d. Freedom of Movement Within the Country, Foreign Travel, Emigration, and Repatriation

The Constitution provides for freedom of movement and residence within all parts of the territory, and guarantees the freedom to enter and leave. Historically there were few restrictions on travel in Mauritania's traditional nomadic society. With urbanization and automobile travel, the Government set up regular road checkpoints where the Gendarmerie checks papers of travelers. The Government also imposed a nighttime curfew for 8 days in Nouakchott and other cities in response to the bread riots. The number of curfews in the Senegal border region was significantly lower than in previous years, reflecting gradual normalization in the area and reduction in the frequency of cross-border raids. There were no reported cases of persons being denied passports for political reasons.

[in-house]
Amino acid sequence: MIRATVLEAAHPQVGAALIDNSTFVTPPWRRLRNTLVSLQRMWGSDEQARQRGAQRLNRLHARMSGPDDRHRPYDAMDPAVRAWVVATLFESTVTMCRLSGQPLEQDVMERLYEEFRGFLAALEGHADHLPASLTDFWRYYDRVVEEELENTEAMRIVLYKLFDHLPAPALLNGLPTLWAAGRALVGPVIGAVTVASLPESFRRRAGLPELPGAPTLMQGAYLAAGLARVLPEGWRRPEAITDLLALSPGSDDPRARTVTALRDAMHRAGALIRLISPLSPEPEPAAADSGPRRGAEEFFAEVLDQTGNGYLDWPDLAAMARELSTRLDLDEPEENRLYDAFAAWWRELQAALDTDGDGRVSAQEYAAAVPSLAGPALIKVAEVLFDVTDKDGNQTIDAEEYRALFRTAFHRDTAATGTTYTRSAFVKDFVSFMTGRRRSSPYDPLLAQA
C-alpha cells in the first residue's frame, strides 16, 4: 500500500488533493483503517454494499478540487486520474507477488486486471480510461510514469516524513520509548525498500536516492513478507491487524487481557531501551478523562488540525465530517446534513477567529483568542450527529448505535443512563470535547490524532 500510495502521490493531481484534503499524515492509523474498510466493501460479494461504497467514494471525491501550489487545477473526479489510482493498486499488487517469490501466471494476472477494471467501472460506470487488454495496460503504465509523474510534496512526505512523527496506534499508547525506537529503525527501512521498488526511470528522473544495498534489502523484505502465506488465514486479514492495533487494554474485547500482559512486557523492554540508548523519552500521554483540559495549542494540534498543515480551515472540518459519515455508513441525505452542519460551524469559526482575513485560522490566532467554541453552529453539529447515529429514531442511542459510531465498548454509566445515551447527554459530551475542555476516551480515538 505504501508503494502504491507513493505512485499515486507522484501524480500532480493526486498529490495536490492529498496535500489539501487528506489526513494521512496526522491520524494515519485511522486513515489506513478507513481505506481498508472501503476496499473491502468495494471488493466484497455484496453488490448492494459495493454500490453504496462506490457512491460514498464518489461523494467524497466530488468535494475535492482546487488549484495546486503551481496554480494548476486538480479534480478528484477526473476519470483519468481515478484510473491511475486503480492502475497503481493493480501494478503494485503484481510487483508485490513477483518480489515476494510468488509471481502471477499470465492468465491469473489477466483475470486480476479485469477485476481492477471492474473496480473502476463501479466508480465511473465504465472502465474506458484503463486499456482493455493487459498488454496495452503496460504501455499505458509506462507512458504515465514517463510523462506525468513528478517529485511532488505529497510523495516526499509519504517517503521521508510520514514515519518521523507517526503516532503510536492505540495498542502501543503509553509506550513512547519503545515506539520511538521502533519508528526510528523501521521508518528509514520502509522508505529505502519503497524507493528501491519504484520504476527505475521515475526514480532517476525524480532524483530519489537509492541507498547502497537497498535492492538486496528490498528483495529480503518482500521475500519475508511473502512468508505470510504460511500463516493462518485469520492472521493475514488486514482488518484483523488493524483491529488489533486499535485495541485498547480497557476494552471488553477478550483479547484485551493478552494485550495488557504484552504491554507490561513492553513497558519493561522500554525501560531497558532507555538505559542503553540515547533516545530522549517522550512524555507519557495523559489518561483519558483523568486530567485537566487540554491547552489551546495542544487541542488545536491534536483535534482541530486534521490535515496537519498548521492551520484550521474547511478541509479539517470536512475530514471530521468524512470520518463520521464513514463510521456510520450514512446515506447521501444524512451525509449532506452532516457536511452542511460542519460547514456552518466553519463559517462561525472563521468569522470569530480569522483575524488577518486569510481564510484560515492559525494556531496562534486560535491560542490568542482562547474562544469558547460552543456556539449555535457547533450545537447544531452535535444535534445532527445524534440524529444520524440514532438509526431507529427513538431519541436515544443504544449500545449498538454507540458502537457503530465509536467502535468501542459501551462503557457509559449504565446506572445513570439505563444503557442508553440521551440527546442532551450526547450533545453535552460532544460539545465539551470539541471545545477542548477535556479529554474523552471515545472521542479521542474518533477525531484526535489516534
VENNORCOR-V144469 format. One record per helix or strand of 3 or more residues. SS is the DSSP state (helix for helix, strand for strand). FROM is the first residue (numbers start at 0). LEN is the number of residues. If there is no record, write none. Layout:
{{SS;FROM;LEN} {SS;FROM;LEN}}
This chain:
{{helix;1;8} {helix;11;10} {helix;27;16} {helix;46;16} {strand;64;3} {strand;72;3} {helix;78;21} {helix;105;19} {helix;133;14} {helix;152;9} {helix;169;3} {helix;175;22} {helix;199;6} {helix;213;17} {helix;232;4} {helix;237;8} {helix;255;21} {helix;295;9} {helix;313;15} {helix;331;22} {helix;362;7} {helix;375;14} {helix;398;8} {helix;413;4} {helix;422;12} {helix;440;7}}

Of the approximately 70,000 African-Mauritanians who were expelled by Mauritania or fled to Senegal during the 1989-1990 crisis, an estimated 20,000 have returned. However, the estimated 65,000 refugees currently in refugee settlements in Senegal include 15,000 children born there since 1989. Results of a census conducted by the United Nations High Commissioner for Refugees (UNHCR) in July have yet to be released. Many of the 15,000 Mauritanian Halpulaar who took refuge in Mali during the crisis have integrated into the population, and the UNHCR discontinued at the end of 1994 the limited assistance it had been providing to them.